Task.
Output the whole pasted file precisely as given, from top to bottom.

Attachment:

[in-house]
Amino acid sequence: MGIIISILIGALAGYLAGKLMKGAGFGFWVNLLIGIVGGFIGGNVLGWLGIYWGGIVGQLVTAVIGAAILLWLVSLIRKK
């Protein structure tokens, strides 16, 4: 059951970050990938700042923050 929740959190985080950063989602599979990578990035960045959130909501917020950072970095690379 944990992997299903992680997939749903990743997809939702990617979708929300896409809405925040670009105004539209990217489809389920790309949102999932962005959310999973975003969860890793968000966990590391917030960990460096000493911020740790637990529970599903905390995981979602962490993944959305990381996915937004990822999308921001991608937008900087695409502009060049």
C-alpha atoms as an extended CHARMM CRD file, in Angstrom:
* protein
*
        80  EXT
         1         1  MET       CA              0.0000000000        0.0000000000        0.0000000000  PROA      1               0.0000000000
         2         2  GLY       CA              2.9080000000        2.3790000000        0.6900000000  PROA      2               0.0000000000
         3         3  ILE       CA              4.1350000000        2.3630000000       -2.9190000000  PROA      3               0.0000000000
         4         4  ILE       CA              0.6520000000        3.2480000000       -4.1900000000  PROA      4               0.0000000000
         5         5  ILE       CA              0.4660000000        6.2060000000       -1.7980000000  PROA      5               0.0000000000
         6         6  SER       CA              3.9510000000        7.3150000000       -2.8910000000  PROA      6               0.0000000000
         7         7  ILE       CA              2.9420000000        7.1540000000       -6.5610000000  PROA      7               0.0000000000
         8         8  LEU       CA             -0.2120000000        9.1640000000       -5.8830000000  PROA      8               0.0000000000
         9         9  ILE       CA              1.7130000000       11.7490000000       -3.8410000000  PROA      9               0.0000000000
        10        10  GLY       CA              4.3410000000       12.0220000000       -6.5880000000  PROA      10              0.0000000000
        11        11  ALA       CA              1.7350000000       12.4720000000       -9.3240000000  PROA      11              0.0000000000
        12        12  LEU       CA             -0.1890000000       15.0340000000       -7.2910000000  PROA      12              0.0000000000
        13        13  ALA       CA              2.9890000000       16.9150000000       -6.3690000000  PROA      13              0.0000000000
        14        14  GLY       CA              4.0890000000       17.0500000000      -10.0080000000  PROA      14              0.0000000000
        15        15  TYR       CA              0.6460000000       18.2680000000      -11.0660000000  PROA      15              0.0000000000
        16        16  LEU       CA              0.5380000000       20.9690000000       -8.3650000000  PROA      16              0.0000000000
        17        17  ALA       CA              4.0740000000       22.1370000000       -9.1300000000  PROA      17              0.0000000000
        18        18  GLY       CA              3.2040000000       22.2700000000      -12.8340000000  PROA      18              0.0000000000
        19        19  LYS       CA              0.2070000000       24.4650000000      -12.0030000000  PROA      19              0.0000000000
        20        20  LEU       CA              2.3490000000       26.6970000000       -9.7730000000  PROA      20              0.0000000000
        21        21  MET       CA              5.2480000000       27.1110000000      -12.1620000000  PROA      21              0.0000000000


[in-house]
Amino acid sequence: MGIIISILIGALAGYLAGKLMKGAGFGFWVNLLIGIVGGFIGGNVLGWLGIYWGGIVGQLVTAVIGAAILLWLVSLIRKK
């Protein structure tokens, strides 16, 4: 059951970050990938700042923050 929740959190985080950063989602599979990578990035960045959130909501917020950072970095690379 944990992997299903992680997939749903990743997809939702990617979708929300896409809405925040670009105004539209990217489809389920790309949102999932962005959310999973975003969860890793968000966990590391917030960990460096000493911020740790637990529970599903905390995981979602962490993944959305990381996915937004990822999308921001991608937008900087695409502009060049």
C-alpha atoms as an extended CHARMM CRD file, in Angstrom:
* protein
*
        80  EXT
         1         1  MET       CA              0.0000000000        0.0000000000        0.0000000000  PROA      1               0.0000000000
         2         2  GLY       CA              2.9080000000        2.3790000000        0.6900000000  PROA      2               0.0000000000
         3         3  ILE       CA              4.1350000000        2.3630000000       -2.9190000000  PROA      3               0.0000000000
         4         4  ILE       CA              0.6520000000        3.2480000000       -4.1900000000  PROA      4               0.0000000000
         5         5  ILE       CA              0.4660000000        6.2060000000       -1.7980000000  PROA      5               0.0000000000
         6         6  SER       CA              3.9510000000        7.3150000000       -2.8910000000  PROA      6               0.0000000000
         7         7  ILE       CA              2.9420000000        7.1540000000       -6.5610000000  PROA      7               0.0000000000
         8         8  LEU       CA             -0.2120000000        9.1640000000       -5.8830000000  PROA      8               0.0000000000
         9         9  ILE       CA              1.7130000000       11.7490000000       -3.8410000000  PROA      9               0.0000000000
        10        10  GLY       CA              4.3410000000       12.0220000000       -6.5880000000  PROA      10              0.0000000000
        11        11  ALA       CA              1.7350000000       12.4720000000       -9.3240000000  PROA      11              0.0000000000
        12        12  LEU       CA             -0.1890000000       15.0340000000       -7.2910000000  PROA      12              0.0000000000
        13        13  ALA       CA              2.9890000000       16.9150000000       -6.3690000000  PROA      13              0.0000000000
        14        14  GLY       CA              4.0890000000       17.0500000000      -10.0080000000  PROA      14              0.0000000000
        15        15  TYR       CA              0.6460000000       18.2680000000      -11.0660000000  PROA      15              0.0000000000
        16        16  LEU       CA              0.5380000000       20.9690000000       -8.3650000000  PROA      16              0.0000000000
        17        17  ALA       CA              4.0740000000       22.1370000000       -9.1300000000  PROA      17              0.0000000000
        18        18  GLY       CA              3.2040000000       22.2700000000      -12.8340000000  PROA      18              0.0000000000
        19        19  LYS       CA              0.2070000000       24.4650000000      -12.0030000000  PROA      19              0.0000000000
        20        20  LEU       CA              2.3490000000       26.6970000000       -9.7730000000  PROA      20              0.0000000000
        21        21  MET       CA              5.2480000000       27.1110000000      -12.1620000000  PROA      21              0.0000000000